How did the Theban war impacted Sophocles and the writing of Antigone? Antigone was written about a year after the Theban war. The Theban war was a war between, “two brothers Eteocles and Polynices, who died fighting each other for the throne of Thebes after Eteocles had refused to give up the crown to his brother as their father Oedipus had prescribed. Creon, the new ruler of Thebes”(Antigone) In this we see how selfish and power hungry each brother is to rule the city of Thebes, and
In part two, Persia is defeated as they try to invade Greece in 490 BCE. After their victory, Themistocles is elected into power and builds a great naval force. When Persia attacks a second time, they are eradicated once again. Pericles, Themistocles
Throughout ancient history, there have been many ancient battles in which had two great and powerful empires were fighting due to control over land, one’s belief system, and wanting an abundance of resources. Of these empires, two of them, the Greek and the Persian, were at enmity with each other. These empires were about as similar as the moon and the son, in fact, they were almost polar opposites. Although in many instances the Persian and the Greek empires have an abundance of differences, there are also some similarities. Persia was founded by Cyrus the Great.
Herodotus begins by describing the reasons for Darius invading Scythians. The Scythians, a century ago, invaded Media and defeated those who stood against them, thus starting the conflict with Persians. For the next twenty-eight years, they lorded the Upper Asia before returning home, only to discover a small army opposing their entrance (Herodotus, P.129) While the Scythians men were abroad, the women had intermarried with their slaves. Instead of fighting with the slaves, the military walked boldly into their territory because they thought that if they hold spears against their slaves, then the slaves might imagine themselves their equals. Moreover, Herodotus provides various accounts of the origin of these nomadic people including the Scythians
The accounts of the defeat of Babylon from Herodotus and the Cyrus Cylinder are polar opposite, one defeat is through attack while the other is a peaceful take over. Herodotus’ version indicates that Cyrus was led by a need for power, Herodotus writes that after “having subdued the rest of the continent, [Cyrus] turned his attention to Assyria” (78). In Herodotus’ account, after Cyrus spent an entire summer “punishing” a river, he was met with Babylonians awaiting his arrival, and they “attacked him, but they were defeated and forced to retire inside their defences” (83). In order to concur Babylon, Cyrus manipulated Euphrates, allowing his troops to capture the outskirts “without the people in the centre knowing anything about it” (Herodotus 84). Herodotus’ version also states that the people of Babylon were happy before Cyrus invaded the city, they were celebrating during a festival and “continued to dance and enjoy themselves, until they learned the news the hard way” (84).
At the Battle of Gaugamela 331 BC in Persia some chroniclers claim that Persian king Darius III use some foot-traps against the army of Alexander the Great. However, after the death of Alexander the Great, his heirs/successors divided the country into several Hellenistic monarchies which had fought each other. It was noted that they used wooden balls whit spikes in these battles for supremacy. Romans adopted this weapon from Hellenistic armies and successfully used it against the enemies. Vegetius, the Roman writer wrote that war-chariot used by Mitridates of Antiochus At first, causing fear among the Romans, but later, the Romans throw caltrop on the field of battle, and horses that draw chariots running full speed into them and were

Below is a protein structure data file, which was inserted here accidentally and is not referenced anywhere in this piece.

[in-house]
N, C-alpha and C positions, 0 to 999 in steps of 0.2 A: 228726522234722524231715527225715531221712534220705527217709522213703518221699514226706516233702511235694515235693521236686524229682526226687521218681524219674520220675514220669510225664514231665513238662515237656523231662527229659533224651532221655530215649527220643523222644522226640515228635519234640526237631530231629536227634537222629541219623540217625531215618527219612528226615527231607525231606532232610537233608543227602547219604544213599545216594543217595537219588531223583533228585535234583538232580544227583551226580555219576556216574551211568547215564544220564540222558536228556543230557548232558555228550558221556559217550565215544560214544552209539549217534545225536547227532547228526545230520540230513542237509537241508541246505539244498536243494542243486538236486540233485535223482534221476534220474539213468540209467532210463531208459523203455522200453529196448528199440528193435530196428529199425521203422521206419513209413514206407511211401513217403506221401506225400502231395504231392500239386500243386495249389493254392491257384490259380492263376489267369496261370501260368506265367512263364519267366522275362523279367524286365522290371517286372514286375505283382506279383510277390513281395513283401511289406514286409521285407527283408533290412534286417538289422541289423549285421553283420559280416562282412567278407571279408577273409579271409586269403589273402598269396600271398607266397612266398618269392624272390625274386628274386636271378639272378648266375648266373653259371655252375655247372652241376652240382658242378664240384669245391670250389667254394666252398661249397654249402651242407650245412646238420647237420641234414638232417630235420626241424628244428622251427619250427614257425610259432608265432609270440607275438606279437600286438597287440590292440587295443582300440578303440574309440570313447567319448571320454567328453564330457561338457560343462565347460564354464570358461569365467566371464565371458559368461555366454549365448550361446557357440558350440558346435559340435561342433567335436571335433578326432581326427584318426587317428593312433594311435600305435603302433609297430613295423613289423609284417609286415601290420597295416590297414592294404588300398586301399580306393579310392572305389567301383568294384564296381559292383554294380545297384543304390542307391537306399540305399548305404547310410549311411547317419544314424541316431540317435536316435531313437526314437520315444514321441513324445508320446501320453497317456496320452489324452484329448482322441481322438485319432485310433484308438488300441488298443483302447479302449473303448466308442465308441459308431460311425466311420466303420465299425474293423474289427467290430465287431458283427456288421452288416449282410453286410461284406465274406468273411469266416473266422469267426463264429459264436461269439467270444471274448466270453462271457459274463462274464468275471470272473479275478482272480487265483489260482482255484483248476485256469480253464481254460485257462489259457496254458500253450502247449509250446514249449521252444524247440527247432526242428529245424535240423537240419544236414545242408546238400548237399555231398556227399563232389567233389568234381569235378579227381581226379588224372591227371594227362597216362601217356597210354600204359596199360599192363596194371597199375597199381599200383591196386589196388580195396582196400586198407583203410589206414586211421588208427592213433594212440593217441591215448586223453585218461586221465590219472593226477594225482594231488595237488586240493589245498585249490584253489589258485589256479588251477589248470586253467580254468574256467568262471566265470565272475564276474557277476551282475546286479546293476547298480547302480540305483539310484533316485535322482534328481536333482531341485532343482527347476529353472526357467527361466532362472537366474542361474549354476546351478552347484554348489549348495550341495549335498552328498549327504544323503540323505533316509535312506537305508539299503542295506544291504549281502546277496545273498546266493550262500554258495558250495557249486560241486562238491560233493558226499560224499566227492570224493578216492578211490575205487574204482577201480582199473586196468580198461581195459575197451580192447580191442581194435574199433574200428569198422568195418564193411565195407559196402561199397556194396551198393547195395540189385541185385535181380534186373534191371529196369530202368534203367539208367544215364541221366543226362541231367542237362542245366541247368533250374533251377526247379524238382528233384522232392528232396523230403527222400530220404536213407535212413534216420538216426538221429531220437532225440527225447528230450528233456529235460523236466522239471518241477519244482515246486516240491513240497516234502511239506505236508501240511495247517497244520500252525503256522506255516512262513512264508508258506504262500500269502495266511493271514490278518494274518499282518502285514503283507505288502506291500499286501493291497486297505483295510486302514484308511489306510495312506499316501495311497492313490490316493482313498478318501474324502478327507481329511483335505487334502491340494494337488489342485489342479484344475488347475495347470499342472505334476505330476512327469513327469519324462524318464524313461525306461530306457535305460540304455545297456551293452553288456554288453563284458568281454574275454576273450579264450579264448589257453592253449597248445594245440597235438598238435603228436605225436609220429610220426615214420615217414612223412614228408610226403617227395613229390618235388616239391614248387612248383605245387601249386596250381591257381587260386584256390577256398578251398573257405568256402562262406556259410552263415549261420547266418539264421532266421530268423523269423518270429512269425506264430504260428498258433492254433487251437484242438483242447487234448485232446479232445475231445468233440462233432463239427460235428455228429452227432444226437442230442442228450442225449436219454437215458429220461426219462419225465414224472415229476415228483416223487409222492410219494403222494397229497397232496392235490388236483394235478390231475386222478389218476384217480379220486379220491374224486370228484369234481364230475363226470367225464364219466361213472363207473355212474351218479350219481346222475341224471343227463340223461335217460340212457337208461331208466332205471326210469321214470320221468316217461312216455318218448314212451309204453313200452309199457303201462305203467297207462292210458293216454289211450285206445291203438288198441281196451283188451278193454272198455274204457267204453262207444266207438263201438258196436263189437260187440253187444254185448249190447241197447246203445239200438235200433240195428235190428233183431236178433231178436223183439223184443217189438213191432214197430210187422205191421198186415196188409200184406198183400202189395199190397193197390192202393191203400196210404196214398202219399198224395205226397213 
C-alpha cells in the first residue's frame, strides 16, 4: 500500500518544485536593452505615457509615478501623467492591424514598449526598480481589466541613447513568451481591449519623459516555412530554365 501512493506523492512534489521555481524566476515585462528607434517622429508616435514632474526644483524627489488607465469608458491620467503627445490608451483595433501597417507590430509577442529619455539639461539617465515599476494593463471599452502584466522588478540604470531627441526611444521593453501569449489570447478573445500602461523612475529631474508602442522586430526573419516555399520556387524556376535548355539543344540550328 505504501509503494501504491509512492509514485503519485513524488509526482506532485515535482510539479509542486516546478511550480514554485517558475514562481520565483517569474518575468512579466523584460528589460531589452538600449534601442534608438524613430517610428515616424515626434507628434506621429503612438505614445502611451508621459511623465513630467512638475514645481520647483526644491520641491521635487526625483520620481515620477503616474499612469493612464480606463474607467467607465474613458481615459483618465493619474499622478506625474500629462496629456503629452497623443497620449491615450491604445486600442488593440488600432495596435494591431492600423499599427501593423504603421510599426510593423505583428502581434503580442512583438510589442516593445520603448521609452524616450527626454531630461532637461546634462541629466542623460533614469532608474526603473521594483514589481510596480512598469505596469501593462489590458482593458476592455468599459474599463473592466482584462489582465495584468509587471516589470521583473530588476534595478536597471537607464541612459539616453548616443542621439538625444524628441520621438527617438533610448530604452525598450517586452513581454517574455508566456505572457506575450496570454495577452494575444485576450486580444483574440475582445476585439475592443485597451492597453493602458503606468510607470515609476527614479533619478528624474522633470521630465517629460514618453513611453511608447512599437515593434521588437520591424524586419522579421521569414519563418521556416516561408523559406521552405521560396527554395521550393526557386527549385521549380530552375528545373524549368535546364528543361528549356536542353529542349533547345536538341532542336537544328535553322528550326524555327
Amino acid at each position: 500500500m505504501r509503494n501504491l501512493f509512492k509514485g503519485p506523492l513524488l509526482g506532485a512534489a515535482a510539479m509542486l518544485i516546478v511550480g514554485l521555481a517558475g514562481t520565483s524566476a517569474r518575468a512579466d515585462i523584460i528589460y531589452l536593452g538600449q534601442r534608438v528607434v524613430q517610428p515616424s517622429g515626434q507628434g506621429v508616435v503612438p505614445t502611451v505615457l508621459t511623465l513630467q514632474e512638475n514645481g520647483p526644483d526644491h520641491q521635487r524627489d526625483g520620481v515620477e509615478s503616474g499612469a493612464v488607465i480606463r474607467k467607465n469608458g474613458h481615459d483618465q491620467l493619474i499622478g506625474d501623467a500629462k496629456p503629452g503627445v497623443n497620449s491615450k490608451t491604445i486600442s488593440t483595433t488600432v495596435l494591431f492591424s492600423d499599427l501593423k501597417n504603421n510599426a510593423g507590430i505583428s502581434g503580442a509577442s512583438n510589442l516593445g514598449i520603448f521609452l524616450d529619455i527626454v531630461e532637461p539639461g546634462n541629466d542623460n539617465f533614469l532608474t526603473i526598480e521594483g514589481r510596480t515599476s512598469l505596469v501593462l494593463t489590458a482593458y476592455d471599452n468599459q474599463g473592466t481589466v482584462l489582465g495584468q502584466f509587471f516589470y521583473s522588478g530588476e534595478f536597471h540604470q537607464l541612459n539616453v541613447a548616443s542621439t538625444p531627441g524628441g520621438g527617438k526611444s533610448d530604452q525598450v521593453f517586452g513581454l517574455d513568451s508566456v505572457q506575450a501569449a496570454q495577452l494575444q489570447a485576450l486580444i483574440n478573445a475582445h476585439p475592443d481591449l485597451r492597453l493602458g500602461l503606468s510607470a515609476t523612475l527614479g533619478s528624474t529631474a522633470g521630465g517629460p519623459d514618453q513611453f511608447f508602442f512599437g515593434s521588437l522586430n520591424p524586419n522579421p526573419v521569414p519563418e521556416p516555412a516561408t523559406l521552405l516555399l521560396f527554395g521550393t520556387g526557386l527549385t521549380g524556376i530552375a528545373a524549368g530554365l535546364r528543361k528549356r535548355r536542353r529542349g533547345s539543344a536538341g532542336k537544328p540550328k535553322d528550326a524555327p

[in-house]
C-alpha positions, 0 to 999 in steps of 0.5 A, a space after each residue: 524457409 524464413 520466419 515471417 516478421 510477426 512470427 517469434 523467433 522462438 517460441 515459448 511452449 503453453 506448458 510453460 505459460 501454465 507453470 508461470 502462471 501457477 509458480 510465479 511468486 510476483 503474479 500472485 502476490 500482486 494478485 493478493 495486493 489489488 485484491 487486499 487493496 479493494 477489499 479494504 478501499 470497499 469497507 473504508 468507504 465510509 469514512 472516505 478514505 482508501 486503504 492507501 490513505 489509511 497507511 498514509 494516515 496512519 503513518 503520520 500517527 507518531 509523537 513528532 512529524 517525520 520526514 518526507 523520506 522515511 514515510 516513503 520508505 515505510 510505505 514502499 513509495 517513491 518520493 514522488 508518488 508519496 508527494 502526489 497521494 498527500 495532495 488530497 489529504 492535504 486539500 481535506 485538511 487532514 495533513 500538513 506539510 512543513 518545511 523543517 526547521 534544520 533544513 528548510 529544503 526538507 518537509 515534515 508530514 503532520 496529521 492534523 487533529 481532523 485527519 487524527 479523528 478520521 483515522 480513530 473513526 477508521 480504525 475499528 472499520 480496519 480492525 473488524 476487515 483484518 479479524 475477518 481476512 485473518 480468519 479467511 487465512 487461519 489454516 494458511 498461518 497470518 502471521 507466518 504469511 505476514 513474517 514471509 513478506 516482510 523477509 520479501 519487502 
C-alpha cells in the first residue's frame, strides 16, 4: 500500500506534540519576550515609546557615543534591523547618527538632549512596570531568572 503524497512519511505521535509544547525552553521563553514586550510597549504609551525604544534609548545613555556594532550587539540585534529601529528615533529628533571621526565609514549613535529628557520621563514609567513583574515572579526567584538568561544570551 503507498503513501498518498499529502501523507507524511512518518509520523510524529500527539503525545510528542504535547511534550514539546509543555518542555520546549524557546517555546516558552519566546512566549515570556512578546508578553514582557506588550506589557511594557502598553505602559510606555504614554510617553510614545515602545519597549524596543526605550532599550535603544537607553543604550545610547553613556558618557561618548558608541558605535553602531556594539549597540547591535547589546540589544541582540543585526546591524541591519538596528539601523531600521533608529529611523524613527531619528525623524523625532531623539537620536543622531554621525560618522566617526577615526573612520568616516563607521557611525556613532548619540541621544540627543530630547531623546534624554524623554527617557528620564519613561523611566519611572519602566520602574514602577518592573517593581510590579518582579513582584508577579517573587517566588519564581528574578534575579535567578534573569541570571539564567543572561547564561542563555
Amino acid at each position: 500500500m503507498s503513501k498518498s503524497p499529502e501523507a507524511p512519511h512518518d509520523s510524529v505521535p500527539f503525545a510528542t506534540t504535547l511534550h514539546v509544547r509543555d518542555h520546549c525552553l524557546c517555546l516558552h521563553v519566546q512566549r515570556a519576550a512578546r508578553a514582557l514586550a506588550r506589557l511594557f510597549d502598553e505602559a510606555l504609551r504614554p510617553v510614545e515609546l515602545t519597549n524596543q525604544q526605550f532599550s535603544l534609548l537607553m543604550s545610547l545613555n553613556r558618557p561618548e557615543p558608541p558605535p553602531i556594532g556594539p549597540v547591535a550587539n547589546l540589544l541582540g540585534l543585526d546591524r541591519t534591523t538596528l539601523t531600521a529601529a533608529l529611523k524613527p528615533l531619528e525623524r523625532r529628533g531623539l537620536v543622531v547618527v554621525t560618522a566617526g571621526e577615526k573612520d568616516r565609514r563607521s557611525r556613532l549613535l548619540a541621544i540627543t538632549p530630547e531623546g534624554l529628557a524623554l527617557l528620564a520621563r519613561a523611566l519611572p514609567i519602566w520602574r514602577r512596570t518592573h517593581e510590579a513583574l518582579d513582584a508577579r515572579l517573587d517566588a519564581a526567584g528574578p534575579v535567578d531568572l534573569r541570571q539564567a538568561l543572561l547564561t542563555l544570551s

Never before had he suffered such a devastating loss. Following the loss, and Napoleon’s rejection of a peace treaty; the French people turned on Napoleon. Soon he was exiled to the island of Elba. A year later, he rose again and regained control of France for one-hundred days. Finally, he faced his ultimate demise, the Battle of Waterloo.
Xenophon, who authored The Constitution of the Spartans, was born approximately 430 BC and he died in 354 BC. Xenophon lived during the Peloponnesian War, which was a war fought between Athens and Sparta. What is interesting about Xenophon is the fact that he was born an Athenian, but he was a Spartan supporter. During his exile from Athens, he found safety in Sparta, and it was there that he became a strong advocator for Spartan policies and government. The second author, Strabo, was born in Amasia in Pontus, approximately 63 BC and died in approximately 24 AD.
When the Athenian leader Alcibiades outwitted the Spartans in battle in 408 BC, Clearchus abandoned the city, and the area again became Athenian. Later, however, Sparta regained control when Lysander defeated the Athenians in 405 BCE. This final defeat cut off the Athenian food supply, forcing them to surrender to Sparta in 404 BCE, thereby ending the Peloponnesian War. The following year Byzantium faced a threat from the Thracians to the west and sought help of Sparta who took control of the city. Around 390 BCE the city changed hands again when the Athenian general Thrasybulus ended Spartan